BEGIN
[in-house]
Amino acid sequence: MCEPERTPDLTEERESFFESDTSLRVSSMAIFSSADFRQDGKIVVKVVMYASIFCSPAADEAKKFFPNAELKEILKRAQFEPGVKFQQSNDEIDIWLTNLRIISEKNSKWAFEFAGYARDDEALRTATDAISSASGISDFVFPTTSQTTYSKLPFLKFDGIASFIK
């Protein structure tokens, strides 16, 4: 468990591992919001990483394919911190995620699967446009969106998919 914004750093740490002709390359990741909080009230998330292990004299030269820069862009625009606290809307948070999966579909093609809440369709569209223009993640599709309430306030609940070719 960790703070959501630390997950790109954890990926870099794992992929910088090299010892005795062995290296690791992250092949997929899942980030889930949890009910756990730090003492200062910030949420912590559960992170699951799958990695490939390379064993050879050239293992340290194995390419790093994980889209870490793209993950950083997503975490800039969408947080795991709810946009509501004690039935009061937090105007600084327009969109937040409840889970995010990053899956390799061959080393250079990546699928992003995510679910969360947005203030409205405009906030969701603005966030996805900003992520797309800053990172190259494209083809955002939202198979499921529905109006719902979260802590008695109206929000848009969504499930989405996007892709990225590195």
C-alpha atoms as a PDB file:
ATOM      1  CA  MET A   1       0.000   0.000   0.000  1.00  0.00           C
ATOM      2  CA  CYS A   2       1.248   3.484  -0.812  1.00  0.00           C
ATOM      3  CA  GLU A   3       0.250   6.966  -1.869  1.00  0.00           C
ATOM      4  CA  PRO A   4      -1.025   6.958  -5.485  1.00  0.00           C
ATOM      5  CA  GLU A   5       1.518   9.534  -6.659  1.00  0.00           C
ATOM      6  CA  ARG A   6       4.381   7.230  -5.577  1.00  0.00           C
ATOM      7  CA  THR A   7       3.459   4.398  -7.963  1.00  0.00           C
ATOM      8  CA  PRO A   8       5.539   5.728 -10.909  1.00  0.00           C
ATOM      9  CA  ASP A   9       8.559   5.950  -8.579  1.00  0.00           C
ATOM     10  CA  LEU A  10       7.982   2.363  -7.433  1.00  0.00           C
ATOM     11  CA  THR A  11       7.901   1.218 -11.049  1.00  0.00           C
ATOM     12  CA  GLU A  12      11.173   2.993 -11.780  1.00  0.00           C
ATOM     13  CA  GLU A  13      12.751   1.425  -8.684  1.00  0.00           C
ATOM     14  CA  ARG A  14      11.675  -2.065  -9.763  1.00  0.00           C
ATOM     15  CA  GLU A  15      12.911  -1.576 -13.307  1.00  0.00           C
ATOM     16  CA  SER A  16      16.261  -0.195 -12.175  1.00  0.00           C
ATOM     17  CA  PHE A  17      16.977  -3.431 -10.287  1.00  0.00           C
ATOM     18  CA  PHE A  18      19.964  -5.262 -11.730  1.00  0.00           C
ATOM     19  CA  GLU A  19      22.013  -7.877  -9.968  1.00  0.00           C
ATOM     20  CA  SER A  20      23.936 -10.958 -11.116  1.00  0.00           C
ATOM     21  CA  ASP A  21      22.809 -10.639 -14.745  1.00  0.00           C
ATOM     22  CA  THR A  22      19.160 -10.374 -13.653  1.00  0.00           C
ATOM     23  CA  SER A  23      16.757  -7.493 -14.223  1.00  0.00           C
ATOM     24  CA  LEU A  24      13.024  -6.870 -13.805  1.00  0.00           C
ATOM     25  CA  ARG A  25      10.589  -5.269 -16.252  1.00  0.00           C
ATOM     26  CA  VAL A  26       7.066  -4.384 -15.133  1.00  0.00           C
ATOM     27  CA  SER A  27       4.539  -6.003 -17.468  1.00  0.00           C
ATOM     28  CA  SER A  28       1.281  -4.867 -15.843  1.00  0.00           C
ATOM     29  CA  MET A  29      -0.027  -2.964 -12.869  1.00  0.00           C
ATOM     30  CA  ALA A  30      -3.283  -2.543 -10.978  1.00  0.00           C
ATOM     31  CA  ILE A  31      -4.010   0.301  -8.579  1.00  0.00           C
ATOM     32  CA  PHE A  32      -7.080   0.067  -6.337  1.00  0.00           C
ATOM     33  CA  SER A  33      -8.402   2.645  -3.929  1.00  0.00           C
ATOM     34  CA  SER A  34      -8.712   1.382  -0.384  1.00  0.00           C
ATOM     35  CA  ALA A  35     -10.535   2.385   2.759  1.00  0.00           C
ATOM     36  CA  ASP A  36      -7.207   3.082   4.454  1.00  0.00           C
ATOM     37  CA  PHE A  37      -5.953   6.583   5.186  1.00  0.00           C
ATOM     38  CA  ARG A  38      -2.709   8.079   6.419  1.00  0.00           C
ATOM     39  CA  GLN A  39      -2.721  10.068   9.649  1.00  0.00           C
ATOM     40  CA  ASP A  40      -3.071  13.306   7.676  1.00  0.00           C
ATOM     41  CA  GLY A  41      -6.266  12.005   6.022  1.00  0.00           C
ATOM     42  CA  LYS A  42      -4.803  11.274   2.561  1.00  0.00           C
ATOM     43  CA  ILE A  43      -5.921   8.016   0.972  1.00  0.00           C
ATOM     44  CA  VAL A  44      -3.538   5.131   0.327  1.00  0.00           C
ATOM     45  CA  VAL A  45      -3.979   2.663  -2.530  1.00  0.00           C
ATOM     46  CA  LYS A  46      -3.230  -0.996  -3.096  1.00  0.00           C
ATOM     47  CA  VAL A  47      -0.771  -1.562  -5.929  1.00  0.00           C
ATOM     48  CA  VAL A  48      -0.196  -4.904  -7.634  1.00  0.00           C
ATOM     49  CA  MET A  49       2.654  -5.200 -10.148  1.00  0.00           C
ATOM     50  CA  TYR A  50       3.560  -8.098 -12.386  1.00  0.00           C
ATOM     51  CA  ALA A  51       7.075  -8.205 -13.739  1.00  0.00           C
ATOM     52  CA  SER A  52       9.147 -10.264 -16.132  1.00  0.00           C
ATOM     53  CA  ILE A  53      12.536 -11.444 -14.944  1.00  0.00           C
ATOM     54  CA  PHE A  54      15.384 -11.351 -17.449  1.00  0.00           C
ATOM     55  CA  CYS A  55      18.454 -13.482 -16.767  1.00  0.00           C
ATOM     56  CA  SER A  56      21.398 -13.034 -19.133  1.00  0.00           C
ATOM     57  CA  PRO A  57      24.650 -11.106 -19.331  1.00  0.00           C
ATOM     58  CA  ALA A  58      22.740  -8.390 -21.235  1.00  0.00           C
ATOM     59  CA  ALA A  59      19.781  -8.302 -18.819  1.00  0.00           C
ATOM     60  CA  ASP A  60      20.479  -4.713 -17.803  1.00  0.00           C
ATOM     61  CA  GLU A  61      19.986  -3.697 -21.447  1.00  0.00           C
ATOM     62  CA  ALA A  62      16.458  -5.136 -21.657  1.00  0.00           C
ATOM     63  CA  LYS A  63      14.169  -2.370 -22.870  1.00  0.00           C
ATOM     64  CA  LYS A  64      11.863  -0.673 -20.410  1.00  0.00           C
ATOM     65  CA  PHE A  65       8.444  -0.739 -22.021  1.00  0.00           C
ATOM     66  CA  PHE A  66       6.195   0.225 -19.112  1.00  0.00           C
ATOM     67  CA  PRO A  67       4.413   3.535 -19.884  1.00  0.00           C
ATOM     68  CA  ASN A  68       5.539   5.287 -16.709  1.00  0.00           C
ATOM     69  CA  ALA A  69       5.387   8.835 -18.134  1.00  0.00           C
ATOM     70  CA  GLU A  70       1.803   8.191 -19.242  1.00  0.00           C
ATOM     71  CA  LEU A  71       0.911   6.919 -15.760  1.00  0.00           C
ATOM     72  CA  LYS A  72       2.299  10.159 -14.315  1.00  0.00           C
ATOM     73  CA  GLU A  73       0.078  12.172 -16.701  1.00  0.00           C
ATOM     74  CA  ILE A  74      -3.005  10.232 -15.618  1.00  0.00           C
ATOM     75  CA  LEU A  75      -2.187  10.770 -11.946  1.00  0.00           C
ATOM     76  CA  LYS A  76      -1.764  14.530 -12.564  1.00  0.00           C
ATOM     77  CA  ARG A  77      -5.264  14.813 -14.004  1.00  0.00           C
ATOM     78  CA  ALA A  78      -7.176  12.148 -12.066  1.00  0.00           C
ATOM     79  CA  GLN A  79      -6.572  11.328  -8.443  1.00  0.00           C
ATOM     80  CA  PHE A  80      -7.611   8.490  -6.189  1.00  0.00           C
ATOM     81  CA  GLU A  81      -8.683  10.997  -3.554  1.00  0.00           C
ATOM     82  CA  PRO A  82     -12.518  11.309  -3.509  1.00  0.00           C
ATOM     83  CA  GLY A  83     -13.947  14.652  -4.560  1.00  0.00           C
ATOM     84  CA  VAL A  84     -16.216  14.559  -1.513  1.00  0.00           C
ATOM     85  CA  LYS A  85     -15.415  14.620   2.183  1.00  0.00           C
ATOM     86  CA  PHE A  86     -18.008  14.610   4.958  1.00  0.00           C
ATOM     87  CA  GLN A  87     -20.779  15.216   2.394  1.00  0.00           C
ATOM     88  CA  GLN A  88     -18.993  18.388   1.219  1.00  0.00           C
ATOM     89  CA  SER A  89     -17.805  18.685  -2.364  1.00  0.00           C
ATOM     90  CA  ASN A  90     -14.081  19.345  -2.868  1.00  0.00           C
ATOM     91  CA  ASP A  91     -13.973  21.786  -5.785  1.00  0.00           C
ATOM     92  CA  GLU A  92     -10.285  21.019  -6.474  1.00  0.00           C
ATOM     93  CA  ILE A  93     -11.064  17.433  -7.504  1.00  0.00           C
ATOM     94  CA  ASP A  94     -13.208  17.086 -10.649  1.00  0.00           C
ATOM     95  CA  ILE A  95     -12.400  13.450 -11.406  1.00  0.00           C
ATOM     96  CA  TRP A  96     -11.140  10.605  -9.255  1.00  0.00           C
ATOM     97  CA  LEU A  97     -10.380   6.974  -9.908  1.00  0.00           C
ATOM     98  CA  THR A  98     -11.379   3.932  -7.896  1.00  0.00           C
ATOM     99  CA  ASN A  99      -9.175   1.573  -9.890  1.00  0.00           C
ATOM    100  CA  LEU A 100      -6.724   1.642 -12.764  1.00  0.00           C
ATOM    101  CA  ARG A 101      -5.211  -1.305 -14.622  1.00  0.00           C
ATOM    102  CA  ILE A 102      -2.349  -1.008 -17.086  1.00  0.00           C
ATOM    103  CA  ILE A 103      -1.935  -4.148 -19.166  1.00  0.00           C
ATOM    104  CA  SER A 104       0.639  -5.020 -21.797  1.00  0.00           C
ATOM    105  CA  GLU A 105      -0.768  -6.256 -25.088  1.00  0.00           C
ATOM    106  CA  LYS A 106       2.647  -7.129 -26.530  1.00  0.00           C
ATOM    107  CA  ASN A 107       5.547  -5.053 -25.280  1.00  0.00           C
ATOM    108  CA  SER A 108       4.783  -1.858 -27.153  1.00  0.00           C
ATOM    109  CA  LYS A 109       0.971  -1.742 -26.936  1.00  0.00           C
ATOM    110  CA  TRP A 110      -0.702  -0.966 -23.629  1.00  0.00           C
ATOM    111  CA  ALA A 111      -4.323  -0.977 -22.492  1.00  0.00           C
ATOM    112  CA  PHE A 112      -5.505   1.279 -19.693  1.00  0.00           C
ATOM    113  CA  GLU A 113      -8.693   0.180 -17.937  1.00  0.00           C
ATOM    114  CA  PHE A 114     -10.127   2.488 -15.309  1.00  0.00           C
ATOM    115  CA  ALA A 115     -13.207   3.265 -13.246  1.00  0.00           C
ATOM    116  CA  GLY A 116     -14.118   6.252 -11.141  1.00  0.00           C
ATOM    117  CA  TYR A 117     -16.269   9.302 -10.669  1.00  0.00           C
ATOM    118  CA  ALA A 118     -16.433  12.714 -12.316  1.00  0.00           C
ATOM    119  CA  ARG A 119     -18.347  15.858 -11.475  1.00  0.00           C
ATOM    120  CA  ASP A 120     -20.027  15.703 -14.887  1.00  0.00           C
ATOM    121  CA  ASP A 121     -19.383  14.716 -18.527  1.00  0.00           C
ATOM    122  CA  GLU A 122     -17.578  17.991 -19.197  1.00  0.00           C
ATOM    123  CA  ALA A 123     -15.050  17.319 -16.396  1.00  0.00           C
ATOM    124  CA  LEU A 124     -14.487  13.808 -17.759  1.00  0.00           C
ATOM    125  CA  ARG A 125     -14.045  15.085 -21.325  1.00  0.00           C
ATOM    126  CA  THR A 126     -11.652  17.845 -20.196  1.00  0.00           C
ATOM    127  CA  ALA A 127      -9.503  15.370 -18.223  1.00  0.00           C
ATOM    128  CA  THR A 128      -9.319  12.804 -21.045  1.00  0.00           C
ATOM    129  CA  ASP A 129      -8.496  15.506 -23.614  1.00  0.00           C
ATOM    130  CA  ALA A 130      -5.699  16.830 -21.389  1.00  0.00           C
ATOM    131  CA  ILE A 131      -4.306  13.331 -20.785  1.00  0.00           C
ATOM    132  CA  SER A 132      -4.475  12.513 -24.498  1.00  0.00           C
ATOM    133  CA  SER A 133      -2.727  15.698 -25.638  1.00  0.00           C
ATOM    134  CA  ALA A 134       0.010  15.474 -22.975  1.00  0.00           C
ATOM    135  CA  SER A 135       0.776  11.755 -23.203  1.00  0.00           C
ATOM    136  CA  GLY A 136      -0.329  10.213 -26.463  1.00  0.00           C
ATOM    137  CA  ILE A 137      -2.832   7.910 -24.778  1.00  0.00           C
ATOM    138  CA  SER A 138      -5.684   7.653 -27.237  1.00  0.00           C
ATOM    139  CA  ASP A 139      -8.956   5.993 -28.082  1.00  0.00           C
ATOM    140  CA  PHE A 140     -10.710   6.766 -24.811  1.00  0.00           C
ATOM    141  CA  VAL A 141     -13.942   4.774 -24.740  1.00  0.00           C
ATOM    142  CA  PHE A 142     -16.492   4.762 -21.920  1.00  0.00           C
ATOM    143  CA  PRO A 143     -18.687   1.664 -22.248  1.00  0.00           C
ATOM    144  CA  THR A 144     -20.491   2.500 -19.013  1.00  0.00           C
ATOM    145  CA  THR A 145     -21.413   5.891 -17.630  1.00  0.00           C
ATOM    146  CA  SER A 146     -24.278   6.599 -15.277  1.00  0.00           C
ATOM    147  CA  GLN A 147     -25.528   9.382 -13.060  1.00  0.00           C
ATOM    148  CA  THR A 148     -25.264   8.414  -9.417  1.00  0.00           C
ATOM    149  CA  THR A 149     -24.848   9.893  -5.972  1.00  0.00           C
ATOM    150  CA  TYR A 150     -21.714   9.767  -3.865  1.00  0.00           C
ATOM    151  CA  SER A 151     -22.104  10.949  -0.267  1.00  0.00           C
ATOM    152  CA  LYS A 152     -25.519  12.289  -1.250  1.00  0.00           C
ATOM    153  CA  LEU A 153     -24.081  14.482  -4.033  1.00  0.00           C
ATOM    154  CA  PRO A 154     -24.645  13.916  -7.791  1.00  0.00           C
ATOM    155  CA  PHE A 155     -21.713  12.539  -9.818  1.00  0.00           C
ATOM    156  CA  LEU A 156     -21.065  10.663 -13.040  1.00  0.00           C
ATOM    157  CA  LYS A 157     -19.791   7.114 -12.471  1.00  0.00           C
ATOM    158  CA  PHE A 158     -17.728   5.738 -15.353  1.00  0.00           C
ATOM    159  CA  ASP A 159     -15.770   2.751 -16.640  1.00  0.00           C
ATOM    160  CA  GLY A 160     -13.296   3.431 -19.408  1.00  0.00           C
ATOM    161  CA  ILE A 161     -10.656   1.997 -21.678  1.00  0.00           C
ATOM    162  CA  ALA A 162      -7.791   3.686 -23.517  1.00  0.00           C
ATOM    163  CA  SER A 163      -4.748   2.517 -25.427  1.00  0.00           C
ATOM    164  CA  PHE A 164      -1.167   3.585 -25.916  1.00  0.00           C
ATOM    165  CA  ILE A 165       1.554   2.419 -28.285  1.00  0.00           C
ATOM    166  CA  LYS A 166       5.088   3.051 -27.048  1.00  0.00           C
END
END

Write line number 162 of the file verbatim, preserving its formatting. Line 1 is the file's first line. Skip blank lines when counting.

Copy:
ATOM    158  CA  PHE A 158     -17.728   5.738 -15.353  1.00  0.00           C